March 31, 2017

Saint Hugh of Grenoble, Bishop and Reformer

Saint Hugh of Grenoble

April 1st, is the feast of Saint Hugh of Grenoble (1053 – 1132), the 12th century French bishop who faithfully carried out the Gregorian reform preserving the sanctity of the clergy and fidelity to doctrine. He stanchly defended the Church against incursions by the state. He is remembered for his great personal piety, allegiance to the papacy and dedication to monasticism. St. Hugh is also noted for mentoring Saint Bruno, and encouraging him to found the Carthusian Order.

He was born in southeastern France at Châteauneuf-sur-Isère, near Grenoble in the foothills of the Alps. From his devout parents, he learned the truths of the Faith, developing an abiding devotion to God and the Church. He excelled in his studies, winning a reputation for brilliance. Such was his holiness and theological knowledge that, at the age of 27, he was named Bishop of Grenoble, despite not yet being ordained. Pope Gregory VII consecrated him in Rome and charged him with implementing the Gregorian reform in his home diocese. Upon his return to Grenoble, Hugh started the arduous task of revitalizing the Church in France.

The job of reforming the clergy and laity in his diocese was a massive endeavor. Corruption was rampant and included the buying and selling of Church offices, violations of clerical celibacy, lay control of Church property, and widespread religious indifference and/or ignorance. After two years with little success, he resolved to resign as bishop and retired to the austere abbey of Chaise-Dieu, in Auvergne where he became a Benedictine monk and excelled in every virtue.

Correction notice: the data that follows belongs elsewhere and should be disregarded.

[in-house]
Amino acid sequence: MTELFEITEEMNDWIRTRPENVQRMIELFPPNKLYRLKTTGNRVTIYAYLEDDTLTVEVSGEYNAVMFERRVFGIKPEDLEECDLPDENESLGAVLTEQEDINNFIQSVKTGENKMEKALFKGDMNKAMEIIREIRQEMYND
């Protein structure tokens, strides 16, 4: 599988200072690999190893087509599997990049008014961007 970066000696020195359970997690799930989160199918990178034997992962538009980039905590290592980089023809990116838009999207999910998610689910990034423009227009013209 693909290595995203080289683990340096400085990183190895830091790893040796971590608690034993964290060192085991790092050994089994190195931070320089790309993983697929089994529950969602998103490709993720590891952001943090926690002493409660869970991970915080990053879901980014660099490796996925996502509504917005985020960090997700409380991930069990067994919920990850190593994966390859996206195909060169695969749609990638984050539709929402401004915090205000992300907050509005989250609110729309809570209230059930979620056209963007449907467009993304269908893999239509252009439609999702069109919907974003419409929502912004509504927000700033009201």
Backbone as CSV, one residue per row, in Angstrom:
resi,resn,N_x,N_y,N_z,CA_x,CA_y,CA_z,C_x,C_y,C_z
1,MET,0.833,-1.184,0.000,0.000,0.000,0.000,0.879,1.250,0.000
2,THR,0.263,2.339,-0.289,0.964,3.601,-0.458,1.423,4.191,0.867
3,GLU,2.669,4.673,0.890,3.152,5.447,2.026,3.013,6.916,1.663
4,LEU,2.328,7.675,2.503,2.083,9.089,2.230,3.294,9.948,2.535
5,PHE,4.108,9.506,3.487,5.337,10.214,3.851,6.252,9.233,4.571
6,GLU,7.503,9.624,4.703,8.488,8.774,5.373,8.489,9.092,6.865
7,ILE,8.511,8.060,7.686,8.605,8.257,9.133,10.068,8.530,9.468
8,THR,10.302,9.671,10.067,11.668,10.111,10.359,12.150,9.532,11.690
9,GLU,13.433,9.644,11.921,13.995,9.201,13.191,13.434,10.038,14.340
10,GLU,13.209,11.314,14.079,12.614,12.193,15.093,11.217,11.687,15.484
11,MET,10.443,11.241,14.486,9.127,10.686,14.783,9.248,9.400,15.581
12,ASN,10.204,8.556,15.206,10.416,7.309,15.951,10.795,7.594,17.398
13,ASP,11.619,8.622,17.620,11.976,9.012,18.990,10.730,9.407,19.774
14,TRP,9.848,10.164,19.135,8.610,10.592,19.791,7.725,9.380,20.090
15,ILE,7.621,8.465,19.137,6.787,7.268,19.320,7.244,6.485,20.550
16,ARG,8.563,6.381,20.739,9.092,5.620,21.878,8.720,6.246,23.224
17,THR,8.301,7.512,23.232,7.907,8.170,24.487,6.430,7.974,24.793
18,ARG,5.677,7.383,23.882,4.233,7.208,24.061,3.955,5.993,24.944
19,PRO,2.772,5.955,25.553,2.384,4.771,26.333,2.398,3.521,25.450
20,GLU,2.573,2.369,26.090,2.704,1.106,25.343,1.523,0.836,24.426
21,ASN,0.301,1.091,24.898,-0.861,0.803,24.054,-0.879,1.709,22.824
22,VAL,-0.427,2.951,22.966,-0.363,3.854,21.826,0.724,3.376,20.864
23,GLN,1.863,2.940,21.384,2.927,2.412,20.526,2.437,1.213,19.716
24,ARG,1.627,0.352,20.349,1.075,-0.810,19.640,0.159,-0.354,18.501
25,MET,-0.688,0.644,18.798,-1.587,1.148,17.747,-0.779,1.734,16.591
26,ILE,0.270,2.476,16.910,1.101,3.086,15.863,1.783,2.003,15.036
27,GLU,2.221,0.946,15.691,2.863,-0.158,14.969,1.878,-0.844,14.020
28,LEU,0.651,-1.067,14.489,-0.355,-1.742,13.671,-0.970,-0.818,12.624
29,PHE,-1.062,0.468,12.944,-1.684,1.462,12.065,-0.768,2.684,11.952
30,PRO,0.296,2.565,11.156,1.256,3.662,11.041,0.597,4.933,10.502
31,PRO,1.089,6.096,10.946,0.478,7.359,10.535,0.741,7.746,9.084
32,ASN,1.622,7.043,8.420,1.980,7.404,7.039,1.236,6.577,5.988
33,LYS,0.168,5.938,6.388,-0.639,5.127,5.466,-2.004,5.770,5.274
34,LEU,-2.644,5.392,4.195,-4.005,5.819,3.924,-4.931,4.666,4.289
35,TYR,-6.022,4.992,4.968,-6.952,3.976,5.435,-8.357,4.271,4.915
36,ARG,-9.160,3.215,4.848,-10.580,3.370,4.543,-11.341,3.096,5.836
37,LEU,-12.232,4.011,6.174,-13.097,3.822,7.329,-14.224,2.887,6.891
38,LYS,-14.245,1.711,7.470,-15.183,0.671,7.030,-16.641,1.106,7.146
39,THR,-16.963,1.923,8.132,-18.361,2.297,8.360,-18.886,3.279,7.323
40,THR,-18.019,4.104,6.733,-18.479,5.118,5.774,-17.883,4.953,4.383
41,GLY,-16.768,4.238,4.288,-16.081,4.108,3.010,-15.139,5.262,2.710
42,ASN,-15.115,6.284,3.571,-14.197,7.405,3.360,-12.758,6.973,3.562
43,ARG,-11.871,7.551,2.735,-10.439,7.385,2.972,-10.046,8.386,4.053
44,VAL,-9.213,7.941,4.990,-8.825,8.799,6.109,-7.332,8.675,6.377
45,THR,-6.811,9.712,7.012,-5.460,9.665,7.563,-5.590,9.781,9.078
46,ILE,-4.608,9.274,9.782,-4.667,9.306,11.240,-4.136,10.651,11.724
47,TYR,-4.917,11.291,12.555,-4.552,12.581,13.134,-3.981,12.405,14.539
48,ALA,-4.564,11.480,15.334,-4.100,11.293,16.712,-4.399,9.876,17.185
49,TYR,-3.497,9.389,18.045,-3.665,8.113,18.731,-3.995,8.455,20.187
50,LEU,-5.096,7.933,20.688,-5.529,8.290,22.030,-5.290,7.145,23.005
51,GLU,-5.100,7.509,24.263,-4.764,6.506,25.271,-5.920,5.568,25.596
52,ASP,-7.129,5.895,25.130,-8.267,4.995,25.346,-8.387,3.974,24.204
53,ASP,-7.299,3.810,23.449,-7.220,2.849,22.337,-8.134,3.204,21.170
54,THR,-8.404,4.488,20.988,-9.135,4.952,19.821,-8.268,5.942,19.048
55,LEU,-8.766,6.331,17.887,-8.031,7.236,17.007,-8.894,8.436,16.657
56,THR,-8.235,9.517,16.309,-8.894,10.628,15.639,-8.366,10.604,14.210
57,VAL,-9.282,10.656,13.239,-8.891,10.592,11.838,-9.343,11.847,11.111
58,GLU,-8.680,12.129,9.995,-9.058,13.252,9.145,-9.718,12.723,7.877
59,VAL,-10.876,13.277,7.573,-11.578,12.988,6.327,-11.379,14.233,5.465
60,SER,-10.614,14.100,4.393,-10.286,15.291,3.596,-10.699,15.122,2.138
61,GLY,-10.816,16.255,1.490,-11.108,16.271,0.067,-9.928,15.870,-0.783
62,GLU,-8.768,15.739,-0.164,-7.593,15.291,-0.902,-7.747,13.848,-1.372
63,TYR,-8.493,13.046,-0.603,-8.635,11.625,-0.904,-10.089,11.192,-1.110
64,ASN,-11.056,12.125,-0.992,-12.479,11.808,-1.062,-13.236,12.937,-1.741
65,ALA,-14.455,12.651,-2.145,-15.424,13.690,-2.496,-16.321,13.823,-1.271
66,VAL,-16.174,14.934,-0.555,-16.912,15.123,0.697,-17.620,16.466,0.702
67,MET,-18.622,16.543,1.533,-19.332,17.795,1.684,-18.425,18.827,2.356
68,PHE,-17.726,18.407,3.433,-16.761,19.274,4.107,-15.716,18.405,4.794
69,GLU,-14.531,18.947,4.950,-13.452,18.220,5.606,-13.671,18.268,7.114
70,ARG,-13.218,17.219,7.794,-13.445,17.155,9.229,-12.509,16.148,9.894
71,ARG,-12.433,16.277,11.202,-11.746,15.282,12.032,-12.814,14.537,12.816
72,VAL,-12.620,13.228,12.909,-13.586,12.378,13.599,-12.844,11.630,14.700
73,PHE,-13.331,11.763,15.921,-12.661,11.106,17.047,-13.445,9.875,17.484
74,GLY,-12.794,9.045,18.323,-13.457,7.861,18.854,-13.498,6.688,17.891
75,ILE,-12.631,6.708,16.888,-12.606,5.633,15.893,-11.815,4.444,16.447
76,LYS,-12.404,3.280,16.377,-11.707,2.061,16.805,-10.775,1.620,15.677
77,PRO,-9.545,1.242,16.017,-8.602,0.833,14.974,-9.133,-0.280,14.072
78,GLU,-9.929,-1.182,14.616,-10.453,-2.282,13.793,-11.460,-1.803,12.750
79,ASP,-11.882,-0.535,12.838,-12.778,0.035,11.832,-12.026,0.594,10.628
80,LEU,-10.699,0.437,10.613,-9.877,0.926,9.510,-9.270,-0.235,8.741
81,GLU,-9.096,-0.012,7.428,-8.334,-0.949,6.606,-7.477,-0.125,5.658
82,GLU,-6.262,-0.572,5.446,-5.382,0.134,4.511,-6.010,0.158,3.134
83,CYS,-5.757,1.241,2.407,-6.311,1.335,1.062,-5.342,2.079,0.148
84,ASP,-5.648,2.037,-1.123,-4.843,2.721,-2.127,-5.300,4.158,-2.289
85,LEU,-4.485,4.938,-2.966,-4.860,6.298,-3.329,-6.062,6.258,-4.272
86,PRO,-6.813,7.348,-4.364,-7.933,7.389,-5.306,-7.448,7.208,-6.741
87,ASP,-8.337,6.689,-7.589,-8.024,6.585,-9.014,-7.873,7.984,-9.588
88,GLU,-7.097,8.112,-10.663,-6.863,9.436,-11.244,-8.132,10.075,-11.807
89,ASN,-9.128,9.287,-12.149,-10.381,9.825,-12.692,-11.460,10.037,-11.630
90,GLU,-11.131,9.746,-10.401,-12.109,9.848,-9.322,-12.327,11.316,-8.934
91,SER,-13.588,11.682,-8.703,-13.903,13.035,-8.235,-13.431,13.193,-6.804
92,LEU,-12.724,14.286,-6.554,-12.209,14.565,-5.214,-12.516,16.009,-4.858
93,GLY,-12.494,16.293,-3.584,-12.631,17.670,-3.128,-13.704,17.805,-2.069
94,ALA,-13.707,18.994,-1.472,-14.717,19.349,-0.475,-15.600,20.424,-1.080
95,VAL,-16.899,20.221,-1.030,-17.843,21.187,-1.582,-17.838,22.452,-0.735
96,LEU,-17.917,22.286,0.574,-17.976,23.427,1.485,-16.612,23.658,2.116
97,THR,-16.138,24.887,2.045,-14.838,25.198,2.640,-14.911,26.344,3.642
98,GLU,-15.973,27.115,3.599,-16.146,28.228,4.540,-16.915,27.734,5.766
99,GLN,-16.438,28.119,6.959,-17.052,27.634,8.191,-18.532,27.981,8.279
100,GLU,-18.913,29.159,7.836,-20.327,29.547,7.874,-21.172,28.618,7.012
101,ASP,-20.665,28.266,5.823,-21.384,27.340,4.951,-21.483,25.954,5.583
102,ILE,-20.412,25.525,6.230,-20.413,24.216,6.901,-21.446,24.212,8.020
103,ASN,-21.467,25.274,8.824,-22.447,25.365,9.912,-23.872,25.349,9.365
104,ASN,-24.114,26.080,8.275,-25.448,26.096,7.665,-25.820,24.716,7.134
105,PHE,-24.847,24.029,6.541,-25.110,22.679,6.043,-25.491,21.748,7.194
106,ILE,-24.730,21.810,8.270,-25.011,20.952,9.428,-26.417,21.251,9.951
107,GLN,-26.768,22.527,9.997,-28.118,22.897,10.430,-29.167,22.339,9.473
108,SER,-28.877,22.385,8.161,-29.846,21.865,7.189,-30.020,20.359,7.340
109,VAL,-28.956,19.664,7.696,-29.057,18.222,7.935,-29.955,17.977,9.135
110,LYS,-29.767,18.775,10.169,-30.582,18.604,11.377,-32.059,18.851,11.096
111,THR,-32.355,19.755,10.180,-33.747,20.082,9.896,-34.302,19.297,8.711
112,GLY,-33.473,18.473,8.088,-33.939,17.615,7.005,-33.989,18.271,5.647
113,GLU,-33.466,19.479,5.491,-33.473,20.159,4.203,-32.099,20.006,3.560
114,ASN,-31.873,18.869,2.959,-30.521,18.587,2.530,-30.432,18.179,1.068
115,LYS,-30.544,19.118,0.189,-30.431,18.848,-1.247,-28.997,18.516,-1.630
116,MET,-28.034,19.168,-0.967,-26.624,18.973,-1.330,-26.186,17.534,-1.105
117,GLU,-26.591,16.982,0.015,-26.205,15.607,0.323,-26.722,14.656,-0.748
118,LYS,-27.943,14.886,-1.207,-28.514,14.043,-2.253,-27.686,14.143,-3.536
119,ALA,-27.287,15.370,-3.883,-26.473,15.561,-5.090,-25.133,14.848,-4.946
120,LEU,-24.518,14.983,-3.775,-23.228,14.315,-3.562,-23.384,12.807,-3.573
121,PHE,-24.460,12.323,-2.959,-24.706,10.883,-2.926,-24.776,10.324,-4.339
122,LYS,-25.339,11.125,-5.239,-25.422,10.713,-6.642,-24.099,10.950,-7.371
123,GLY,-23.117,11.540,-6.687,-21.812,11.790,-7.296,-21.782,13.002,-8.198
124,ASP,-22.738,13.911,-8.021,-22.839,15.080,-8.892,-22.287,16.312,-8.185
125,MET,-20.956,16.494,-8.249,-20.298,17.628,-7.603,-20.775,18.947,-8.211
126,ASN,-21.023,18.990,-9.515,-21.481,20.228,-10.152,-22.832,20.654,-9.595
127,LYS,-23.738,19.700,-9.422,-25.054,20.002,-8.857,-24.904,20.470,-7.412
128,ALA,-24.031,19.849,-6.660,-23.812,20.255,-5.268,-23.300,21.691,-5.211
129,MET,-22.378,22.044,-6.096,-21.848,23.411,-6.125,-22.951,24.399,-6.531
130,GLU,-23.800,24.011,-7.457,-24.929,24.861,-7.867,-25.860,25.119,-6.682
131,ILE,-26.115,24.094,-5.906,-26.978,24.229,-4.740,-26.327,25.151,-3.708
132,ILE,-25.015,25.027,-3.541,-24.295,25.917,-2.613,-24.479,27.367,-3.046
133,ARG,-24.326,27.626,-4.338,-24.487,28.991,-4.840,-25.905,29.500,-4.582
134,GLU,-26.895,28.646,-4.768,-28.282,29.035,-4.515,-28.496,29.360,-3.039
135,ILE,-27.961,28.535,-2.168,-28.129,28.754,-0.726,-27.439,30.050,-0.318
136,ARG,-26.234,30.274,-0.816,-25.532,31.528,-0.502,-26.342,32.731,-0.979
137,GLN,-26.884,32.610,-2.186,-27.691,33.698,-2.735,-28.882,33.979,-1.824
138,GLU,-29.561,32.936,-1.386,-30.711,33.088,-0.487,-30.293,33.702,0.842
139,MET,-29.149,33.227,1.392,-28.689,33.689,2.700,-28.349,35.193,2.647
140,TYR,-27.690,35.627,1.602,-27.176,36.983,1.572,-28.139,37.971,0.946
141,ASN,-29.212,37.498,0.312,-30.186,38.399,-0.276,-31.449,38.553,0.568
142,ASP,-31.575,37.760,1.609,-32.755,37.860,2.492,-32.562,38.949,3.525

There Hugh lived for a year, until Pope Gregory commanded him to resume his pastoral duties, saying: “Go to your flock; they need you.” This time his efforts accomplished much as his forceful preaching touched hearts. After a few years, the diocese was a wellspring of faith and fidelity. Bishop Hugh became renowned for his charity for the poor, even selling his episcopal ring and his chalice to help them. He counseled the young St. Bruno of Cologne and greatly assisted him in establishing the first Carthusian Monastery high in the mountains of Grenoble.

Always filled with a profound awareness of his own unworthiness, he earnestly petitioned three Popes to leave his bishopric, that he might die in solitude, but his request was never granted. He died on April 1, 1132 after a lingering illness Many miracles attested to the sanctity of his death. He was canonized just two years later by Pope Innocent II, in 1134. Saint Hugh proved ultimately to be a most effective reformer due to his love for God's Church and his strength of character.

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